Devout and gay: Faith vs sexuality
By the afternoon of July 12, the lawyers of the 34 lesbian, gay, bisexual and transgender petitioners and intervenors, including parents of queer persons and mental health professionals, had wrapped up their arguments on why Section 377 of the Indian Penal Code — a law that criminalises non-penile vaginal intercourse between consenting adults — disproportionately affected the LGBT communities and violated their fundamental rights. The case, heard before a Constitution bench headed by the Chief Justice of India (CJI) Dipak Mishra, was a fresh bout in the legal fight over the colonial-era law.
The respondents included the Apostolic Churches Alliance (ACA), Trust God Missionaries, and Delhi-based astrologer Suresh Kumar Koushal —all of whom had opposed a 2009 Delhi high court verdict that had ruled that the law did not apply to consenting adults. Within days, 11 petitioners, including Patanjali founder Baba Ramdev and many of the current respondents, challenged the judgment in the Supreme Court, and four years later, won.
This time too, the respondents’ lawyers made the same arguments in favour of Section 377. One argued that the distinction between sexual and carnal intercourse lay in the correct use of appropriate organs. One explained the sexual practices in the animal kingdom before the bench brought him back to the issue at hand. Another senior lawyer argued that public morality and customary practices cannot be overridden.
At the same time, barely minutes away from the courthouse, another kind of conversation about sexuality was taking place. A two-day national consultation on Interfaith Responses to Human Sexuality and Gender Diversity held on July 13 and 14 brought together LGBTQ persons and faith leaders from different religions, including Islam, Baha’i, Buddhism, Hinduism and Christianity. Jerry Johnson, a 36-year-old writer, spoke at this closed-door gathering. “You can’t see human sexuality as pipes that fit together,” he said. “Our entire beings are sexual, and in fact, our minds are more sexual than our bodies and that is what we put in service to a sexual relationship, or in love, or when you are producing an offspring.”
The conference was organised by an ecumenical forum of the National Council of Churches of India (NCCI) and sexual minorities rights group Aneka. At the end of it, a statement was issued: “We believe that love is the basis of all religions and hatred can have no place. However, historically there have been dominant interpretations that have been used to perpetuate oppressive systems against these minorities. As a result, gender, sexual and sexuality minorities are often rejected and alienated by many religious leaders and faith communities.”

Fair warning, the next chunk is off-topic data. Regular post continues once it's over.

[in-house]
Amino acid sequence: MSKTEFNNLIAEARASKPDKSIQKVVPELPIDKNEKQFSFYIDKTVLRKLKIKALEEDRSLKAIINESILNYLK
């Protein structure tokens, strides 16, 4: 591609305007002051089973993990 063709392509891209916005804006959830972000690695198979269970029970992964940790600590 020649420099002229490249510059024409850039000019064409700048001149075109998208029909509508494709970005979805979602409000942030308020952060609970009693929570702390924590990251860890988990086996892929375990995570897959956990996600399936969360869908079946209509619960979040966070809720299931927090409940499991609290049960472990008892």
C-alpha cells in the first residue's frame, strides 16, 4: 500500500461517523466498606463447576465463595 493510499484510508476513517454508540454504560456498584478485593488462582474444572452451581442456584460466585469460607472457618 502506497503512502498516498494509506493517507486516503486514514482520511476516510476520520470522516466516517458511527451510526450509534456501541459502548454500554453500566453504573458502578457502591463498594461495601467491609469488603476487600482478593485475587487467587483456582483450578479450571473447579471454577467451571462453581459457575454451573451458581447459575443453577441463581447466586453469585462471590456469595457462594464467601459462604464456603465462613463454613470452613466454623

In a country where only 0.1% of the population did not state a religion in the last census (the remaining 99.9% identified as Hindu, Muslim, Christian, Sikh, Buddhist, Jain among others), this statement carries import for devout LGBTQ persons across faiths, who often find themselves excluded from religious spaces and either condemned or under-represented in scriptural interpretations.
In the past decade and particularly after the Supreme Court reinstated Section 377 in 2013, efforts have been undertaken to address this. Interfaith meetings have been organised; a theological university introduced an elective course on human sexuality; a book on karmic faiths’ responses to sexuality was published; a documentary on queer Sikhs is in the works; and most recently, a collective to create a safe space for queer Muslims has come up. It held its third event— a workshop to facilitate conversations on faith and sexuality — on August 5.
The Queer Muslim Project (TQMP), says its 27-year-old founder Rafiul Alom Rahman, started as a Facebook page in March 2017. The page now has over 4,500 likes. Simultaneously, they launched their Facebook and WhatsApp groups. The WhatsApp group has 40 members from different parts of India, including small towns of Bihar, Uttar Pradesh and Madhya Pradesh; and in May they organised their first official meeting with the help of Bengaluru-based gender and sexual minority rights NGO Aneka. “Faith is not only what is represented in the court, by religious groups who support Section 377,” says Rahman.
Nearly 40 people attended the event held in Delhi on August 5, and it was a space of “tremendous healing,” says Rahman. “We reclaimed a narrative of Islam and queerness that’s always taken away from us.” More than 30 had attended TQMP’s meeting held in May in Bengaluru. One of them was a 22-year-old college goer. The youngest of four siblings, he does not wish to be identified, but says that he always felt that his queer identity “equalled death, despite the Quran talking about mercy and forgiveness.” He recalled hearing a verse at this meeting which spoke about diversity of tribes, which he loved. “It feels good to be validated and because it comes directly through religion, you don’t need to seek it via dating apps or by appeasing people,” he said.